Radical Halogenation and Gas Chromatography
- Pages: 5
- Word count: 1222
- Category: Chemistry
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In radical halogenations lab 1-chlorobutane and 5% sodium hypochlorite solution was mixed in a vial and put through tests to give a product that can then be analyzed using gas chromatography. This experiment was performed to show how a radical hydrogenation reaction works with alkanes. Four isomers were attained and then relative reactivity rate was calculated. 1,1-dichlorobutane had 2.5% per Hydrogen; 1,2-dichlorobutane had 10%; 1,3-dichlorobutane had 23%; and 1,4-dichlorobutane had 9.34% per Hydrogen. Introduction
Alkanes are relatively unreactive. There are only a few types of reactions commonly performed. In this lab, halogenation was performed. In the methane molecule, the carbon-hydrogen bonds are low-polarity covalent bonds. The halogen molecule has a nonpolar covalent bond. UV light contains sufficient energy to break the weaker nonpolar chlorine-chlorine bond, but it has insufficient energy to break the stronger carbon-hydrogen bond. The fracture of the chlorine molecule leads to the formation of two highly reactive chlorine free radicals (chlorine atoms). A free radical is an atom or group that has a single unshared electron.
This initial reaction is called the initiation step of the mechanism. Once the high-energy chlorine free radicals are formed, the energy source (UV light or heat) can be removed. The energy liberated in the reaction of the free radicals with other atoms is sufficient to keep the reaction running. When a chlorine free radical approaches a methane molecule, the chlorine free radical combines with the liberated hydrogen free radical to form hydrogen chloride and a methyl free radical. This is called a propagation step, a step in which both a product and a reactive species, which keeps the reaction going, are formed. When a reaction occurs between free radicals, a product forms, but no new free radicals are formed. This type of reaction is called a termination step because it tends to end the reaction. Experimental Methods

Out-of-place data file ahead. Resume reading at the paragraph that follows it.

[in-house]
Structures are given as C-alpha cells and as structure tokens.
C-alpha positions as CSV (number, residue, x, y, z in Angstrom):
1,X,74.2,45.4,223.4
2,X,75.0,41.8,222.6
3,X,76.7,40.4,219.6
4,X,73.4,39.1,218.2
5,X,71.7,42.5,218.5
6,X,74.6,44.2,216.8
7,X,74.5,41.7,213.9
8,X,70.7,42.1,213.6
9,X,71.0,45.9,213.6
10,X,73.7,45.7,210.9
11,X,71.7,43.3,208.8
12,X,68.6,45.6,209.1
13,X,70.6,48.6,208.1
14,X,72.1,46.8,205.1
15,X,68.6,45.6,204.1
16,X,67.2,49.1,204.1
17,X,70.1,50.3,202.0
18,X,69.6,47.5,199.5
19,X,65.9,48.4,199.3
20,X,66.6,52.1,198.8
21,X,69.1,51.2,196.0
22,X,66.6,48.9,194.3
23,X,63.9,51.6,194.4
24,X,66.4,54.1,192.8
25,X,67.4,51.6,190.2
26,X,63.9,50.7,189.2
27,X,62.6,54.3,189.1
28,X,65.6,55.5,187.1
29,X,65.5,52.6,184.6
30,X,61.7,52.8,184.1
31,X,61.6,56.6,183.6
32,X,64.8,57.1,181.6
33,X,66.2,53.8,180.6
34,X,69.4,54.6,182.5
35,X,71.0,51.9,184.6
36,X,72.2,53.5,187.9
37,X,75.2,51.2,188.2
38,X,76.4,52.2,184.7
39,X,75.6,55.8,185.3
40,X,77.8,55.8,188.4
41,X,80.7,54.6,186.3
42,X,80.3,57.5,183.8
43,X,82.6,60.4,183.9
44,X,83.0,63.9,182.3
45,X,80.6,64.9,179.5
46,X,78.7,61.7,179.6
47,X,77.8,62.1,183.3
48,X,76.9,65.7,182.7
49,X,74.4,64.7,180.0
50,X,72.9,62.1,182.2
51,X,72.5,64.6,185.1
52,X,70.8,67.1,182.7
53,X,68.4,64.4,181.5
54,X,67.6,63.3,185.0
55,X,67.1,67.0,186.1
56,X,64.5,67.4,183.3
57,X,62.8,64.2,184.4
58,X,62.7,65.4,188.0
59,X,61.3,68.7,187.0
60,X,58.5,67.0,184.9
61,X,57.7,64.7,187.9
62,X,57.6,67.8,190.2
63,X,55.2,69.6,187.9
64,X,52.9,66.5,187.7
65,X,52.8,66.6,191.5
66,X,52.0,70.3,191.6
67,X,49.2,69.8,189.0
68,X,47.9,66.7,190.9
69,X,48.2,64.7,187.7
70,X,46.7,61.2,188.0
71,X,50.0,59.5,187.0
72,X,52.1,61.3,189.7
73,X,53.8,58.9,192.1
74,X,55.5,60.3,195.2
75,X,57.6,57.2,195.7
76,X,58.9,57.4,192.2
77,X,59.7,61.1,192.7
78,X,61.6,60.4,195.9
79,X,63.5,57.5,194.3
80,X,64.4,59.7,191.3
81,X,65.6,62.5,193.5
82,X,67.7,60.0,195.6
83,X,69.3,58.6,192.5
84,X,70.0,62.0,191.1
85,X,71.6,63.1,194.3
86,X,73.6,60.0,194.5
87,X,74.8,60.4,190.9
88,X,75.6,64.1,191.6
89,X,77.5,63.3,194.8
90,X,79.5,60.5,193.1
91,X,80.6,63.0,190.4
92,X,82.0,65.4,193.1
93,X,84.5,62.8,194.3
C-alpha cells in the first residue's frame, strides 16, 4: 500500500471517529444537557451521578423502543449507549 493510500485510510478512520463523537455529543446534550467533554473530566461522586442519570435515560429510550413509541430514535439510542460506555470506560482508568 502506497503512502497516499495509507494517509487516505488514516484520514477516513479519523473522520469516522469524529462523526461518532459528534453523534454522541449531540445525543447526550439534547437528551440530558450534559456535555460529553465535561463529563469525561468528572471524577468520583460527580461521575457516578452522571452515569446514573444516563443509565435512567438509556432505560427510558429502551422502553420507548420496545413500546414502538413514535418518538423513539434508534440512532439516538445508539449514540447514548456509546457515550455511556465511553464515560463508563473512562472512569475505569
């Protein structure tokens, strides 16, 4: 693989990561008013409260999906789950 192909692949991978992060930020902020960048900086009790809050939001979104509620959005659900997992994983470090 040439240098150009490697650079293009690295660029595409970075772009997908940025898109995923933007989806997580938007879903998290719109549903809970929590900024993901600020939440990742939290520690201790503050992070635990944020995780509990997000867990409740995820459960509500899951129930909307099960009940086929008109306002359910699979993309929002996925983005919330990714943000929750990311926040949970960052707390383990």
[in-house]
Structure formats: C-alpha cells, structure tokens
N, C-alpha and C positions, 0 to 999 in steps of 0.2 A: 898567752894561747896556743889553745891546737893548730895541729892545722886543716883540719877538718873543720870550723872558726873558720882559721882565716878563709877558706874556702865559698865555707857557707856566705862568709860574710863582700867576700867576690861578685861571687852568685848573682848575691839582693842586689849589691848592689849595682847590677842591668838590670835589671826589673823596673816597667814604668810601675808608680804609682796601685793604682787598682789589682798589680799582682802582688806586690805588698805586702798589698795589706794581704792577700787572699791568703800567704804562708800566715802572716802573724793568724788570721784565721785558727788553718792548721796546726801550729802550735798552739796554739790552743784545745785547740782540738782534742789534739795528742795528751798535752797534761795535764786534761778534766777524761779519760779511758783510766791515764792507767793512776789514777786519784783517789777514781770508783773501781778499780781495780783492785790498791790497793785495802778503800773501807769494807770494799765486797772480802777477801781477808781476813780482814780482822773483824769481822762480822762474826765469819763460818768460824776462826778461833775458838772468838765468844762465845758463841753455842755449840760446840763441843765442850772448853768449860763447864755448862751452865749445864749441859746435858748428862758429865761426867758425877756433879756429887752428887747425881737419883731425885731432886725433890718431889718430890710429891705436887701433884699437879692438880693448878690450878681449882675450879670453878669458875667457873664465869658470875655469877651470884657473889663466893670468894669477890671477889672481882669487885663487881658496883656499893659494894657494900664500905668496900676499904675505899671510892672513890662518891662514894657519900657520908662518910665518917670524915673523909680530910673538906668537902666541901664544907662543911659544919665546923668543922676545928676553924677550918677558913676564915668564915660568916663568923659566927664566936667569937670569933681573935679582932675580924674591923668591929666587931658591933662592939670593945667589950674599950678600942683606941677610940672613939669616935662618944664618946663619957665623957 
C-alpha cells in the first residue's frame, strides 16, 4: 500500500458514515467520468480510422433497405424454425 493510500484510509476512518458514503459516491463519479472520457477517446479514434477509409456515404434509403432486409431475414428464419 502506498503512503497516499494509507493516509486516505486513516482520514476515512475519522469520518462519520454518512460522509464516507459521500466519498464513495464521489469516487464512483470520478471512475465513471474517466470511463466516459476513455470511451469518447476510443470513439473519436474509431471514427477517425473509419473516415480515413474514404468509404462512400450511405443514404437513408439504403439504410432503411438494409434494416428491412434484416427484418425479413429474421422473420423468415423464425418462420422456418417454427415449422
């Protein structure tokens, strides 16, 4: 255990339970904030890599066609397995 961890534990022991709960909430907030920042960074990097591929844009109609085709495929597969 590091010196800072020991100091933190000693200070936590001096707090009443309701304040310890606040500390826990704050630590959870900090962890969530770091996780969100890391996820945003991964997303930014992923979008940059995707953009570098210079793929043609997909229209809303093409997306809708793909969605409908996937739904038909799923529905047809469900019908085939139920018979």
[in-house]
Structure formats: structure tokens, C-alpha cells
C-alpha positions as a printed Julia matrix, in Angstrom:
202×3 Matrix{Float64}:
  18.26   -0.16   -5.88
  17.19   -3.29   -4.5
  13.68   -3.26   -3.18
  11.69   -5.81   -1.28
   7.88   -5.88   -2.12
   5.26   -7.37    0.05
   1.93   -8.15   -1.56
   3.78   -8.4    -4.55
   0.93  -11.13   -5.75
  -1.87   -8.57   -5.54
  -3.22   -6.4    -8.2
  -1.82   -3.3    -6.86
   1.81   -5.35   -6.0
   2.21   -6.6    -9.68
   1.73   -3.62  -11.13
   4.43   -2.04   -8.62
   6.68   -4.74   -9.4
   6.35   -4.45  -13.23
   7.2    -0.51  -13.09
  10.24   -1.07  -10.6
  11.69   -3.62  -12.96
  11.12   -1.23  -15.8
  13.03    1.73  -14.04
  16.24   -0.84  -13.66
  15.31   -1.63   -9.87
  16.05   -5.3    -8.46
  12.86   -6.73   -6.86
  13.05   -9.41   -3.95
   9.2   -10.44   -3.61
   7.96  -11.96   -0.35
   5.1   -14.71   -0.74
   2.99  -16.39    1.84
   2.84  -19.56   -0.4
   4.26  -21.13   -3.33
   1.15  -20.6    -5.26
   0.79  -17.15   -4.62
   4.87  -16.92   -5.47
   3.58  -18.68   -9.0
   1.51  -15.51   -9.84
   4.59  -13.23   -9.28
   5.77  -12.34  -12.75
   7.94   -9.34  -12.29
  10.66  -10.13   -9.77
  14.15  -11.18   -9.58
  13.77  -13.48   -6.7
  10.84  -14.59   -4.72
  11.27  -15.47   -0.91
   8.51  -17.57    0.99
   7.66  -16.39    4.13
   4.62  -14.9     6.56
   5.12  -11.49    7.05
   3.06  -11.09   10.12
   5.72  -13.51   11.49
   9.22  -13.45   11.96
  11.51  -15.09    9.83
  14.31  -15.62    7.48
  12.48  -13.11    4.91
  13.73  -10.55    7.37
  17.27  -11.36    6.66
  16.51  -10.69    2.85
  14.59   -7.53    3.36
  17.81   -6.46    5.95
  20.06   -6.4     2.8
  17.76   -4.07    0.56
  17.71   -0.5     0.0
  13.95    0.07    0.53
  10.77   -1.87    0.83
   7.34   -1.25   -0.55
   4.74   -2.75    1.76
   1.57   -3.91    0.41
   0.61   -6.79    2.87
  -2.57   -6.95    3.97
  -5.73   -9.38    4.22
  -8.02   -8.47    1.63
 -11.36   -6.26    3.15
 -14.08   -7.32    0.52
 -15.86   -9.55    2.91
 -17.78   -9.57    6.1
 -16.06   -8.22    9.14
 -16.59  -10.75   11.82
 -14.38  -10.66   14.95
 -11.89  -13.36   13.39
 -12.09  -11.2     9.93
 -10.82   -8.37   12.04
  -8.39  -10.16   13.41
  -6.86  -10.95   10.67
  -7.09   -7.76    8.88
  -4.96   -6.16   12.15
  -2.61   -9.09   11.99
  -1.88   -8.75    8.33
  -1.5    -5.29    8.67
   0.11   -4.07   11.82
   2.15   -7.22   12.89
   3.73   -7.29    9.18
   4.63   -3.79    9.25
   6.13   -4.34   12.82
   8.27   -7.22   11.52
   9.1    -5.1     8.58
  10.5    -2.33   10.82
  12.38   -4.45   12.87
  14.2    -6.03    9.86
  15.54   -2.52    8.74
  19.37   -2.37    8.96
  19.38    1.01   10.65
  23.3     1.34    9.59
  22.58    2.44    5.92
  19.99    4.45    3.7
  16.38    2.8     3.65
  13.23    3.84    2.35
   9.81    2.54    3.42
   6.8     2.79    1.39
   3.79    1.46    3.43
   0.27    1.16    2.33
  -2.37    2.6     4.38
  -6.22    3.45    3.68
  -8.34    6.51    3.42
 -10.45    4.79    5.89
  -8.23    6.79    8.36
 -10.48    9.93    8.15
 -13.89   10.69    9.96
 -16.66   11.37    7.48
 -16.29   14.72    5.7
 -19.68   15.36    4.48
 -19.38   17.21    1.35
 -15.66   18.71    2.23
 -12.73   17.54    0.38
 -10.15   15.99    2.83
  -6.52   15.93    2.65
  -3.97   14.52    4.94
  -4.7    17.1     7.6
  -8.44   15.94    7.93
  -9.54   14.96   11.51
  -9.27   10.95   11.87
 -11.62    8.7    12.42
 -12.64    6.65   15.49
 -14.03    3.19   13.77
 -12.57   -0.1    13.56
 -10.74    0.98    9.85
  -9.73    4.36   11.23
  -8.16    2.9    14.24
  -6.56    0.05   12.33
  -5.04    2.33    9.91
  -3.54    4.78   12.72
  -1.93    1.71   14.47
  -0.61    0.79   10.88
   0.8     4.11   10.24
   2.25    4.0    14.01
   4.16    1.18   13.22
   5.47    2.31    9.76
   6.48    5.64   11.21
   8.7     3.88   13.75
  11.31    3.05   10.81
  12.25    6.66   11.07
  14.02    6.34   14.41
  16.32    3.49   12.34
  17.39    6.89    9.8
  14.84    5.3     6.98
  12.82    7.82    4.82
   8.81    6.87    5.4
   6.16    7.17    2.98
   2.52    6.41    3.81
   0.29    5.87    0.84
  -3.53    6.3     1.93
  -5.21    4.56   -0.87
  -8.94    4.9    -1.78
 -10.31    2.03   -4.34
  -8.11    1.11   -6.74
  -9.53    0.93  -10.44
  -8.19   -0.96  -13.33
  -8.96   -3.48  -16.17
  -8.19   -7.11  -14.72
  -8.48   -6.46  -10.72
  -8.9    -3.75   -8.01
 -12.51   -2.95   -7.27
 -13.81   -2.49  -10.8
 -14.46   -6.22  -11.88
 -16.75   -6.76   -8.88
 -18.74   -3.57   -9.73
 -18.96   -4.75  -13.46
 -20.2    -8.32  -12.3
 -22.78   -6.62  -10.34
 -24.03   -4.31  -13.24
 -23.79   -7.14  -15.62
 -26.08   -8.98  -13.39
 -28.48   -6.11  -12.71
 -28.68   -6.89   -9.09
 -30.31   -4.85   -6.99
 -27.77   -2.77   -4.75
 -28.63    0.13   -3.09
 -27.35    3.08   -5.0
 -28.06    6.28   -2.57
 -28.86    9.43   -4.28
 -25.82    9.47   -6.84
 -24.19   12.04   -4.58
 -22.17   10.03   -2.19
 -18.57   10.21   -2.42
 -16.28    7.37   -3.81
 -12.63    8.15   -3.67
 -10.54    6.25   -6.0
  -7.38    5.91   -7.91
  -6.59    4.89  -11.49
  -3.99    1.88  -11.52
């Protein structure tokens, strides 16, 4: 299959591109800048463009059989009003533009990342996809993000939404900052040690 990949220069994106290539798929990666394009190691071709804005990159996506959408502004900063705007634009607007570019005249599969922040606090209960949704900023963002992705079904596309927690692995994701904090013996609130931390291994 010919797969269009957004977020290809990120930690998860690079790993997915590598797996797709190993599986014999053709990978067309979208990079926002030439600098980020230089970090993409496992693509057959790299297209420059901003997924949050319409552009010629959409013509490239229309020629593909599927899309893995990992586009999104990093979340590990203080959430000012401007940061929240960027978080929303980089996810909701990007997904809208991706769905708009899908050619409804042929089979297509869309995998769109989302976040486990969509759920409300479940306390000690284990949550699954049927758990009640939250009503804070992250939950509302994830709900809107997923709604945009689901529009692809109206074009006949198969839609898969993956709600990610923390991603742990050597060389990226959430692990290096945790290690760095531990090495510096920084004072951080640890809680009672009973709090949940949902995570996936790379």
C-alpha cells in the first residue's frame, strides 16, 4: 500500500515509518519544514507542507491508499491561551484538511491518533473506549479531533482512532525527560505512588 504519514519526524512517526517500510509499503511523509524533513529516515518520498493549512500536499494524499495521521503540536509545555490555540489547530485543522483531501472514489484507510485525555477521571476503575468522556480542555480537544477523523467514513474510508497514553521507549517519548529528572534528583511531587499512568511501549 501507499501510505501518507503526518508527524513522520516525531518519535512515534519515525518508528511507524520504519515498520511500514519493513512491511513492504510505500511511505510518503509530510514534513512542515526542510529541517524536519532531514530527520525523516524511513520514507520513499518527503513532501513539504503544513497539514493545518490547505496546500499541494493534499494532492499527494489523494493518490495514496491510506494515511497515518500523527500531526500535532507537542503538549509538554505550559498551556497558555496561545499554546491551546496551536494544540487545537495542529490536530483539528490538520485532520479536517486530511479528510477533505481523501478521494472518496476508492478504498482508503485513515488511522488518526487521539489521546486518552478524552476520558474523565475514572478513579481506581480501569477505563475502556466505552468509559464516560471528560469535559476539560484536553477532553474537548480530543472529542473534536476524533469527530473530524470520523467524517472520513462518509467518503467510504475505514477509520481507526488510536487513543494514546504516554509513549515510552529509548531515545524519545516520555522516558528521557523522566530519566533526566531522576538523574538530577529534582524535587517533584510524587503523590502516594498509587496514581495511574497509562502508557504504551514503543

In the hood add 1.0 mL of 1-chlorobutane, 1.0 mL of 5% sodium hypochloritesolution, and 0.5 mL of 3 M hydrochloric acid in 5.0 mL conical vial. Immediately close the vial with the screw cap. Shake the vial for 30 seconds, or until the yellow chlorine color goes from aqueous to organic layer.
Use unfrosted light bulb to irradiate the vial and its contents for about 30 minutes at about 6 cm distance. Don’t forget to shake the vial often. After irradiation add 100 mg of anhydrous sodium carbonate in several portions. Make sure the foaming stops before continuing addition. After the addition is finished wait until foaming ceases, close the vial and shake intensely. Prepare a Pasteur filter pipette. Remove the lower aqueous layer with the pipette. The top layer should be organic. If in doubt, add water to the layers and whichever layer the water goes to means that layer is aqueous. Then remove the top layer into a 5 ml flask. Add 100 mg of anhydrous calcium chloride to organic layer and allow the solution to dry for 10 minutes. Prepare another filter pipette and use it to transfer the dried solution to sample vial to be tested.
Take the product to the gas chromatograph (GC). Make sure the GC column should be approximately 90-100 ̊C. Inject 1-µl sample. The first peak will represent the leftover starting material. The last four peaks are the isomers. Upon finishing, dispose of the product mixture in the waste container. Results
ProductRetentionArea% of ProductsRel. Reactac. RateType of Hydrogen 1,1-dichlorobutane4.03.55%2.5% per HSecondary (2̊)
1,2-dichlorobutane5.813.420%10% per HSecondary (2̊)